Wage and hour compliance should always be at the forefront of every HR Department's agenda. One small mistake can easily be compounded into significant, often uninsured, liability via a collective action. To test your knowledge in this important area we developed a short quiz on some often-overlooked issues.
TRUE OR FALSE:
1. When a non-exempt hourly employee is required to travel for business it is legally necessary to pay the employee for any time spent on airplanes or trains.
2. When a non-exempt hourly employee is required to travel around a city as part of their duties during the workday, it is important that they be paid as soon as they leave their home regardless of whether or not they stop at the office to pick up supplies and tools.
3. All time spent in training prior to starting a job must be compensated as hour worked.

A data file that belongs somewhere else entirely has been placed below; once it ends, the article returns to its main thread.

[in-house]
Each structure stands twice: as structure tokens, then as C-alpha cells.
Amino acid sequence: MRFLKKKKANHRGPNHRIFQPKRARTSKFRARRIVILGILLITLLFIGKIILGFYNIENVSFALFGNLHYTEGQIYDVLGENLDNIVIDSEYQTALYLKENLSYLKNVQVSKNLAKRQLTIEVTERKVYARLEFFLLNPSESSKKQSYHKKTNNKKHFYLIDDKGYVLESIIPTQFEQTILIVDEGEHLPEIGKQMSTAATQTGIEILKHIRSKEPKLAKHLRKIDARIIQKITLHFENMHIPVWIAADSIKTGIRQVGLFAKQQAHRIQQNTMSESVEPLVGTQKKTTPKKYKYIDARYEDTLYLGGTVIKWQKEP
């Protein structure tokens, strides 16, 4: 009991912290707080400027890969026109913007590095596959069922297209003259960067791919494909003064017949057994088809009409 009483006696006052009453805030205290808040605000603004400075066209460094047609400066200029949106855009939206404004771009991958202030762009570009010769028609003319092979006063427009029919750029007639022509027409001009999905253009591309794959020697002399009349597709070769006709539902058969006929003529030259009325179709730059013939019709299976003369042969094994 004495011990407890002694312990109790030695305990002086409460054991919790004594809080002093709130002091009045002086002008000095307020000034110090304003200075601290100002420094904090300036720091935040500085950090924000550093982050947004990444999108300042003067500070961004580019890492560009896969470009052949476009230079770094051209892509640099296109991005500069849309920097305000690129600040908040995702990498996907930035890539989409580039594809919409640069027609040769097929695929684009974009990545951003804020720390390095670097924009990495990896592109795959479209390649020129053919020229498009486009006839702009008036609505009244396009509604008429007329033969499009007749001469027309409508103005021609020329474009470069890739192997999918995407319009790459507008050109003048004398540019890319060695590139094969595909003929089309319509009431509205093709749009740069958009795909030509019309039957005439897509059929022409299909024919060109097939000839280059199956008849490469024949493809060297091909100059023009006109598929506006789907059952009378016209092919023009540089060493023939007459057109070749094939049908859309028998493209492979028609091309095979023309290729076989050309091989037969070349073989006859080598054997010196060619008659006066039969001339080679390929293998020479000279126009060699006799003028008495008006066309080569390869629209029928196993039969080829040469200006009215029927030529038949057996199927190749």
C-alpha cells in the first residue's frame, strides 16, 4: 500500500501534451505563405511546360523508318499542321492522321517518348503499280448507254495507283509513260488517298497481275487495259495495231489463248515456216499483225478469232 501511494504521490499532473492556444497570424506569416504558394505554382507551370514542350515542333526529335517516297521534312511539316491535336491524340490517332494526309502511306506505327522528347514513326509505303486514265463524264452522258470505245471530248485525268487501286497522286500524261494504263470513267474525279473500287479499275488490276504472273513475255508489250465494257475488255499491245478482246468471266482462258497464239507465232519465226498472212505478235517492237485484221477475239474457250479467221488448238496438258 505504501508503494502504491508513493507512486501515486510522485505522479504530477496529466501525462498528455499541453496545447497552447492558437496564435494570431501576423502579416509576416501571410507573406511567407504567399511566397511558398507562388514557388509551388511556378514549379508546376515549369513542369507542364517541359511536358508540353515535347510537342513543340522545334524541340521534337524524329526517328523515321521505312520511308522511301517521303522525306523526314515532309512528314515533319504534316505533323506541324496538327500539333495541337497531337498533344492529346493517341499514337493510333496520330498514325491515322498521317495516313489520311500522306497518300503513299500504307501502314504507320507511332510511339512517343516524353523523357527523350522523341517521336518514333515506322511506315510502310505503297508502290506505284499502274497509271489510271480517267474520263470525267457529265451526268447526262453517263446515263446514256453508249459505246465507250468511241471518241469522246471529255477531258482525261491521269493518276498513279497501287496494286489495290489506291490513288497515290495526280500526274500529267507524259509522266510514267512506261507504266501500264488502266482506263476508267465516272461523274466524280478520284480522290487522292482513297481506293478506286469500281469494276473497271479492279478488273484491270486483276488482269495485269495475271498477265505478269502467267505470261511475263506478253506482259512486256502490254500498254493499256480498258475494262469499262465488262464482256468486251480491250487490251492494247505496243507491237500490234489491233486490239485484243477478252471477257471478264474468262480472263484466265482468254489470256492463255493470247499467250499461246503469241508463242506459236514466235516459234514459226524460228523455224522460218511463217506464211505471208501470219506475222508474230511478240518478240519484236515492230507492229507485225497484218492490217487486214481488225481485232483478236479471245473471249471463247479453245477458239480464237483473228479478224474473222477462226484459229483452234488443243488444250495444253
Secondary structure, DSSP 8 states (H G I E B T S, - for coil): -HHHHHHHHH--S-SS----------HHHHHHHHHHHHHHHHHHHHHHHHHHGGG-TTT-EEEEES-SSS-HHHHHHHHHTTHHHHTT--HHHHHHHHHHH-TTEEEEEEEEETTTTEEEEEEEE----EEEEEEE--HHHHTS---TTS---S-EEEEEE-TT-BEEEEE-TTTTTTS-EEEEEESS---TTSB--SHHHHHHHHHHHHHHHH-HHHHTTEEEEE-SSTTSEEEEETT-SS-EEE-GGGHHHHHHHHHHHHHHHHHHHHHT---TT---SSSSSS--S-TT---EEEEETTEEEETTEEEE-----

4. Piece rate bonuses or incentives based on quantity of goods produced need not be figured into computation of overtime so long as these vary from week to week.
5. Federal wage and hour law requires that hours credited and paid for legal holidays be counted in determining whether a non-exempt employee has worked 40 hours in a pay period for purposes of overtime.
6. If an individual owns two businesses and employs some of the same people in both businesses, the hours need not be aggregated for computing overtime if the businesses are separately incorporated.
7. Time spent commuting to and from work is generally not counted as "hours worked."
8. An employer can pay an employee on an hourly basis and still qualify that employee a professional exempt from overtime.
9. It is not necessary to provide unpaid breaks or lunch periods to employees in Wisconsin so long as you are consistent in this policy.
10. It is not necessary to provide unpaid breaks or lunch periods to employees in Illinois so long as you are consistent in this policy.
Check next week's Monday Morning Minute for the answers and a bit of commentary on each question Have a great week!